British lawmaker Andrew Bridgen was suspended from the Conservative Party after he compared the COVID-19 vaccine to the Holocaust.
Sky News reported that Bridgen claimed COVID vaccines "are causing serious harms" and said the program was "the biggest crime against humanity since the Holocaust".
Tory Chief Whip Simon Hart said in response, "Andrew Bridgen has crossed a line, causing great offence in the process. As a nation we should be very proud of what has been achieved through the vaccine program. The vaccine is the best defense against COVID that we have.”
"Misinformation about the vaccine causes harm and costs lives. I am therefore removing the whip from Andrew Bridgen with immediate effect, pending a formal investigation," added Hart.
Having the whip removed means Bridgen is no longer a Conservative MP but is now an independent MP.
Bridgen has continually shared anti-vaccine messaging, claiming they are causing harm to people, according to Sky News. He went overboard on Wednesday when he posted a vaccine efficacy chart with the caption, "As one consultant cardiologist said to me, this is the biggest crime against humanity since the Holocaust."
Prime Minister Rishi Sunak said he "completely condemns those types of comments in the strongest possible terms".
"Obviously, it is utterly unacceptable to make linkages and use language like that, and I'm determined that the scourge of antisemitism is eradicated. It has absolutely no place in our society. And I know that the previous few years have been challenging for the Jewish community, and I never want them to experience anything like that ever again," he stressed.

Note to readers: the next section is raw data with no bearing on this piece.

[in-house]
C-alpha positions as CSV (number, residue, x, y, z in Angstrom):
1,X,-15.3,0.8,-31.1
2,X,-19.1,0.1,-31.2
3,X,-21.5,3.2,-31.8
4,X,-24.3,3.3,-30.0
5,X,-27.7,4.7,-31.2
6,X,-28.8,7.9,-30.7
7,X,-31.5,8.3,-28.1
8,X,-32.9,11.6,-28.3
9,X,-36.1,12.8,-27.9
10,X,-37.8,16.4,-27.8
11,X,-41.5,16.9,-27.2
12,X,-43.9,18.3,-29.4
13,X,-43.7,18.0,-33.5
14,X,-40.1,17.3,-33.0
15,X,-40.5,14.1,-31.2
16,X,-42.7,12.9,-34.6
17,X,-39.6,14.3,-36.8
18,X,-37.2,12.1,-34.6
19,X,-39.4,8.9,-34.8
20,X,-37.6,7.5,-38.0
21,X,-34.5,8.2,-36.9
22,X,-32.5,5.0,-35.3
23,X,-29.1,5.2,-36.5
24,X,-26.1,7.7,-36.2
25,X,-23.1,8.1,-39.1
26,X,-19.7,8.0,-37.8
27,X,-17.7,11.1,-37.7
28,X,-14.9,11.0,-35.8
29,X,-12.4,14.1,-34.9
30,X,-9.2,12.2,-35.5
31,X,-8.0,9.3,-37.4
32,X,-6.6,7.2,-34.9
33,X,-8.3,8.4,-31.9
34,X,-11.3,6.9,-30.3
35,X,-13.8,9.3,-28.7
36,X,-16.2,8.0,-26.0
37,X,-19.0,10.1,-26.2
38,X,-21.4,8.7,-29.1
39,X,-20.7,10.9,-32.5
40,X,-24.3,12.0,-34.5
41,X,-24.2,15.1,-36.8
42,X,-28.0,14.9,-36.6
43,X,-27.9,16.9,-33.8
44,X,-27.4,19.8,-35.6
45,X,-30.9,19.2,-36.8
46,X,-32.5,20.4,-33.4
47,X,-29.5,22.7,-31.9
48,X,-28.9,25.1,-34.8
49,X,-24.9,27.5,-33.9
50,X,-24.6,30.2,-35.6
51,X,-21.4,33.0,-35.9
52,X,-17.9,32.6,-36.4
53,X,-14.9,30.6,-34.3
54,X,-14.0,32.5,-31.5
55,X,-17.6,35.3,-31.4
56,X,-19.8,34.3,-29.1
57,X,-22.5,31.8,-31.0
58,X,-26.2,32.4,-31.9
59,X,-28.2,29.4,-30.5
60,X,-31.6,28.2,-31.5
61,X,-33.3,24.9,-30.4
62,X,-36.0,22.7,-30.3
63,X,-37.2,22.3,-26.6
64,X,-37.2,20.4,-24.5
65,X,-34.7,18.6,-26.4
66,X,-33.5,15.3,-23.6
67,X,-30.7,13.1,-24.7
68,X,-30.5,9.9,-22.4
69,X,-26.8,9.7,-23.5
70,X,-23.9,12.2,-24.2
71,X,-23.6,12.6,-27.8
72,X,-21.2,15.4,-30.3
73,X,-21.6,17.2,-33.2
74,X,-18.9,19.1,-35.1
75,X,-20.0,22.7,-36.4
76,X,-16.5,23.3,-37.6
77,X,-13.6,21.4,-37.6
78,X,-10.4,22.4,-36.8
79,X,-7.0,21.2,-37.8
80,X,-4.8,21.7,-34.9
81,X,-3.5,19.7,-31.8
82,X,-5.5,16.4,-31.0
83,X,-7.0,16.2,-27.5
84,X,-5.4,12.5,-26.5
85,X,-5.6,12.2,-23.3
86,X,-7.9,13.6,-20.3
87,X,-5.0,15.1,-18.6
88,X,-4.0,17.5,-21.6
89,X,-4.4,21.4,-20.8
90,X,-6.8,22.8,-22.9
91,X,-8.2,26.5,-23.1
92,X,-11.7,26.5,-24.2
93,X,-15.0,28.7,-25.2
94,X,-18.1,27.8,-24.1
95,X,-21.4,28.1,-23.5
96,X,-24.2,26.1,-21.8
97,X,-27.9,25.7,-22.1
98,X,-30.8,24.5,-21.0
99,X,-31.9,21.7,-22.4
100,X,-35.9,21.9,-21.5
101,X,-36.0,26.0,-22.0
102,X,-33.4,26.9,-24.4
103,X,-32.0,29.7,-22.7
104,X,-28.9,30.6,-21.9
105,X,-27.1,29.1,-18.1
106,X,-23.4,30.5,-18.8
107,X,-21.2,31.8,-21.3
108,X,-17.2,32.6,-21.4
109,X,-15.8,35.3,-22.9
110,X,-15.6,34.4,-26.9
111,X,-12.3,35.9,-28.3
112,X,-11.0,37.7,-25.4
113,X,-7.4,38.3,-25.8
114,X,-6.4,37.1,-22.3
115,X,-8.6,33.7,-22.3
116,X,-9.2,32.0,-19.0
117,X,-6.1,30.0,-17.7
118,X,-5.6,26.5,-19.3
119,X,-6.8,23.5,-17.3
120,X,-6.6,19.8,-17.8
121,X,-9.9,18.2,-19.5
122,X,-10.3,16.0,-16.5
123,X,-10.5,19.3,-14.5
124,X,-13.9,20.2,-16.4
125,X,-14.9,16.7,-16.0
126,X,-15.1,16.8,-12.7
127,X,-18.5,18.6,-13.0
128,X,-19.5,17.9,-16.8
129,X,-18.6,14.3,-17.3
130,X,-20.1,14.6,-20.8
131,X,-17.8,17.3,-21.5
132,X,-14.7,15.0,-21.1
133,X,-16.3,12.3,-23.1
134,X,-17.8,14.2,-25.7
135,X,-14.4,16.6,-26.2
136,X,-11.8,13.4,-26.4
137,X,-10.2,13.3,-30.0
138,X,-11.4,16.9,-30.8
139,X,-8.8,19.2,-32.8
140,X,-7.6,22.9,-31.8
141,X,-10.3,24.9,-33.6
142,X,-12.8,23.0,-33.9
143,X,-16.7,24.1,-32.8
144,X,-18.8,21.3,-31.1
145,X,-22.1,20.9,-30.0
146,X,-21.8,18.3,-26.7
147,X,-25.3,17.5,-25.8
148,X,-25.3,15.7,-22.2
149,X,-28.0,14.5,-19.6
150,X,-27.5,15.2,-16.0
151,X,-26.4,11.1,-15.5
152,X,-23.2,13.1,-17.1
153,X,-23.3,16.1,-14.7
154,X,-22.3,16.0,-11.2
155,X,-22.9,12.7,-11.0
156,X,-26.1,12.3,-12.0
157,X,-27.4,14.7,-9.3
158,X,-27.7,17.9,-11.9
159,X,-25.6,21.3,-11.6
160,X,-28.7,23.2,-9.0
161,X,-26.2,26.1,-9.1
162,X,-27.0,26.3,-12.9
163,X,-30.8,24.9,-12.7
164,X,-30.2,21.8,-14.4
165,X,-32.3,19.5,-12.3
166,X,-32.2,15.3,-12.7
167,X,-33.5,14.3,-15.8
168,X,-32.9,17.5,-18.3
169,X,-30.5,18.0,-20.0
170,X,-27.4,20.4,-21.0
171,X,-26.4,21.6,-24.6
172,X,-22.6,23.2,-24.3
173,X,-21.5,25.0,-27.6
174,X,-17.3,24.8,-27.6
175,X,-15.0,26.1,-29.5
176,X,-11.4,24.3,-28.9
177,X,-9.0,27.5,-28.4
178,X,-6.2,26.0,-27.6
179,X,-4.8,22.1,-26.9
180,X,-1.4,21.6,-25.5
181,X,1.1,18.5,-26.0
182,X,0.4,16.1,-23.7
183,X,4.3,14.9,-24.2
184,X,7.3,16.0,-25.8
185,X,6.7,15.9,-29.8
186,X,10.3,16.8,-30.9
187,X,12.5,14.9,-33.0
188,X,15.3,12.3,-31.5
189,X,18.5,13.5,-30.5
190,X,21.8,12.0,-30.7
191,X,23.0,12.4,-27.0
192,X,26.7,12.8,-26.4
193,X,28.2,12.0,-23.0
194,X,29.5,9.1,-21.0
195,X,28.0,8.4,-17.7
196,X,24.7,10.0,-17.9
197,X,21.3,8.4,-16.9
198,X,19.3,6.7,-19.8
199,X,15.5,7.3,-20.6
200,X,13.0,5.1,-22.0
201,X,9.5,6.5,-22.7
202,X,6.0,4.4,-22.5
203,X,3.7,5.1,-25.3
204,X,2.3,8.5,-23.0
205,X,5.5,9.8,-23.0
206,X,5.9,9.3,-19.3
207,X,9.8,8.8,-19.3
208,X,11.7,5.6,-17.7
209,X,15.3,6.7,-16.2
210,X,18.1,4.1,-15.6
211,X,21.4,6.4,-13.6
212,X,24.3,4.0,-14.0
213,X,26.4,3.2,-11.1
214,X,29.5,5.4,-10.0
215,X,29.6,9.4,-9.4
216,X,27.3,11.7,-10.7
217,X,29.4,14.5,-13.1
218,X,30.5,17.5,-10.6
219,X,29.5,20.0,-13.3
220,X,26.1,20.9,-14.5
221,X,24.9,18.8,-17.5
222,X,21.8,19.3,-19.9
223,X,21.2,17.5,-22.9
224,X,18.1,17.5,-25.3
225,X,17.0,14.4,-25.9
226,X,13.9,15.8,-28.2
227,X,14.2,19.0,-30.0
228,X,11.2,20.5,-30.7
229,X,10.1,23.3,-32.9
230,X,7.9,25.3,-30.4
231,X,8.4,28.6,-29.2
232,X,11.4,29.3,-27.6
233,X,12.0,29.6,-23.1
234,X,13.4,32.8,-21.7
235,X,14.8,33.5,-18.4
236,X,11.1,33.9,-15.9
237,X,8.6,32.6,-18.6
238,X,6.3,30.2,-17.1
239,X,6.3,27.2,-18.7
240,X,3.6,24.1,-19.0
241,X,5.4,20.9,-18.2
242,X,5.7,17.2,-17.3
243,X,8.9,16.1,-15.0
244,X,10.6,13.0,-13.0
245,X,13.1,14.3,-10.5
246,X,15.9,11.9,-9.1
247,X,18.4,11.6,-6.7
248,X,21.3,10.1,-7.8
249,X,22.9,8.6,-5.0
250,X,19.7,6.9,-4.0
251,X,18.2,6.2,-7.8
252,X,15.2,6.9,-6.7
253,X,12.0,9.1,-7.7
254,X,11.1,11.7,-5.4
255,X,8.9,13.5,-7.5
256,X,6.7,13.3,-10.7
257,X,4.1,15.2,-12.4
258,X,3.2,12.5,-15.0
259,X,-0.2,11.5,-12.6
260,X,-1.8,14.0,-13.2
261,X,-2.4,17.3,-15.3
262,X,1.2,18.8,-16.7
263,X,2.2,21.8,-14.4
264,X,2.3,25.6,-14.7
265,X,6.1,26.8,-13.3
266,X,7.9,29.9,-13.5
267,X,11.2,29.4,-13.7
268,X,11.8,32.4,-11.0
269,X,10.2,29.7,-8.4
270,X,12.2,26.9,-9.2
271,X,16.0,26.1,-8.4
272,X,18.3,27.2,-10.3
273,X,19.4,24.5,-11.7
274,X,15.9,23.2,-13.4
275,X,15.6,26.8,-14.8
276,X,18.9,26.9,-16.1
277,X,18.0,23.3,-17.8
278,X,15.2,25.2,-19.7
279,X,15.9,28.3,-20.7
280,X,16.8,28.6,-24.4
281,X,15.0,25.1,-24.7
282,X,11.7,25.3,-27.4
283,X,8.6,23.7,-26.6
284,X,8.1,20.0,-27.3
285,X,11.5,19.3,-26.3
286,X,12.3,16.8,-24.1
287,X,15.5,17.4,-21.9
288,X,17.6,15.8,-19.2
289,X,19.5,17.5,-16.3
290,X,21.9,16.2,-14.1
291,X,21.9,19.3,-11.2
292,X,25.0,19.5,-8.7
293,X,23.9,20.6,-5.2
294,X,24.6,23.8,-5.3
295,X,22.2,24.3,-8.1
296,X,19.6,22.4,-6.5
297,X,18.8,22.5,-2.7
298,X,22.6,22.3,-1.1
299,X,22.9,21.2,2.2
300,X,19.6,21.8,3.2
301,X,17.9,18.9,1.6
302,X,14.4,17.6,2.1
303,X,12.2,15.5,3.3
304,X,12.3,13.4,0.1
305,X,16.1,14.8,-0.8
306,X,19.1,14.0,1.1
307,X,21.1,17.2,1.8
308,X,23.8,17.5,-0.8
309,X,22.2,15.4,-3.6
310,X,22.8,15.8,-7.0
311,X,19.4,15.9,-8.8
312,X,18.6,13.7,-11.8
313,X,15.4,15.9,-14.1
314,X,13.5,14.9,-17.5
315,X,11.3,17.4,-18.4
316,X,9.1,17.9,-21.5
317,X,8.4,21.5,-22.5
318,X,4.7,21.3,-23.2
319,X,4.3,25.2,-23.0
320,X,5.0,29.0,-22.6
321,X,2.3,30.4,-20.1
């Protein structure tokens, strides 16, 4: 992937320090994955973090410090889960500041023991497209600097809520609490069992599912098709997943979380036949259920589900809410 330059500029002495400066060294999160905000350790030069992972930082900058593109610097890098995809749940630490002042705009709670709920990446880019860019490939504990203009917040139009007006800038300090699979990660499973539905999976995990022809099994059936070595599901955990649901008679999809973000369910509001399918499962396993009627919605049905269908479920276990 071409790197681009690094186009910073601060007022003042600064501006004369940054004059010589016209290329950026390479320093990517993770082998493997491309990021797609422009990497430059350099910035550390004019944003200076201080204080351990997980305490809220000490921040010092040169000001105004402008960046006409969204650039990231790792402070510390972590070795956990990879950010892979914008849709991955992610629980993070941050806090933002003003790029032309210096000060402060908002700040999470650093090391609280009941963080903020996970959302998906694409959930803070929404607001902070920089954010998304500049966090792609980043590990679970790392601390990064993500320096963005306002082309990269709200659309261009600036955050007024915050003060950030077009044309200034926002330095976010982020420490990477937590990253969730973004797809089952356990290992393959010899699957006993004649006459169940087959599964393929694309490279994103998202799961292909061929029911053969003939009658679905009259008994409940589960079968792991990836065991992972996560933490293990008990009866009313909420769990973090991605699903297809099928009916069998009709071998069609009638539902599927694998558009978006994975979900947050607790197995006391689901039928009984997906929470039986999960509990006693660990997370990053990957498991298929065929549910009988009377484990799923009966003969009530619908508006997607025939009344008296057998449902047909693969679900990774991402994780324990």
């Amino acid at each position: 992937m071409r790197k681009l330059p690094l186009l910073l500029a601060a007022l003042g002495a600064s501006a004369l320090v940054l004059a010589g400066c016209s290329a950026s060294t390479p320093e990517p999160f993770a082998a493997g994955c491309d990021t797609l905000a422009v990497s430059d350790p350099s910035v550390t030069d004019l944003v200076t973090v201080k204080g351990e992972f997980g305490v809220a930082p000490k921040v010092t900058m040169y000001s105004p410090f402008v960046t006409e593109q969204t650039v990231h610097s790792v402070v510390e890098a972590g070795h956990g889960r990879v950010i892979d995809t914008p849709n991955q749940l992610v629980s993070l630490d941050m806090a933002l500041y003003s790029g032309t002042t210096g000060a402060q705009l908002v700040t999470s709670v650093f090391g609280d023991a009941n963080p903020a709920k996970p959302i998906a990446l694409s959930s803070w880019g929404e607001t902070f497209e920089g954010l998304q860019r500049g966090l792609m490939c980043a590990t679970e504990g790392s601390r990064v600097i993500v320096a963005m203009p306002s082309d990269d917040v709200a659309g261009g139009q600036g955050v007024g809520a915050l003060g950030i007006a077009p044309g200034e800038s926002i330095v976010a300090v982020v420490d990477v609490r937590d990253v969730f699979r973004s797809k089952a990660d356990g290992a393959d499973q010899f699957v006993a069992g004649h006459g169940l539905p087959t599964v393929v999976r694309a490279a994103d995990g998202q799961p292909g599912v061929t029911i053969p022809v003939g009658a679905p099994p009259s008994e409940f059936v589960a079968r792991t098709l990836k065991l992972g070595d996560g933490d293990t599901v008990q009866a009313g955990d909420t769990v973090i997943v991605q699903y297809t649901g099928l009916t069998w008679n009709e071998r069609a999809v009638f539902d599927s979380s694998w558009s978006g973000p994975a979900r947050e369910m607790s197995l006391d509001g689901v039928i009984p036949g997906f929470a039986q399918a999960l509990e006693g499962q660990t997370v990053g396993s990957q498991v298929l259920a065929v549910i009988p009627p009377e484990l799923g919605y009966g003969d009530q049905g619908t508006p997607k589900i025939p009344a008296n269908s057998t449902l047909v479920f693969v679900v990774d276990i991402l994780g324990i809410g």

Sajid Javid, who was health secretary during the pandemic, called the comment "morally repugnant" and said it is "dangerously wrong to imply the many good people who played their part in it are part of some kind of conspiracy".
Reacting to Bridgen having the whip removed, John Mann, the government's independent antisemitism adviser, said, "There is no possibility that Bridgen can be allowed to stand at the next election. He cannot claim that he didn't realize the level of offence that his remarks cause."
Karen Pollock, chief executive of the Holocaust Educational Trust, said: "This comment is highly irresponsible, wholly inappropriate and an elected politician should know better."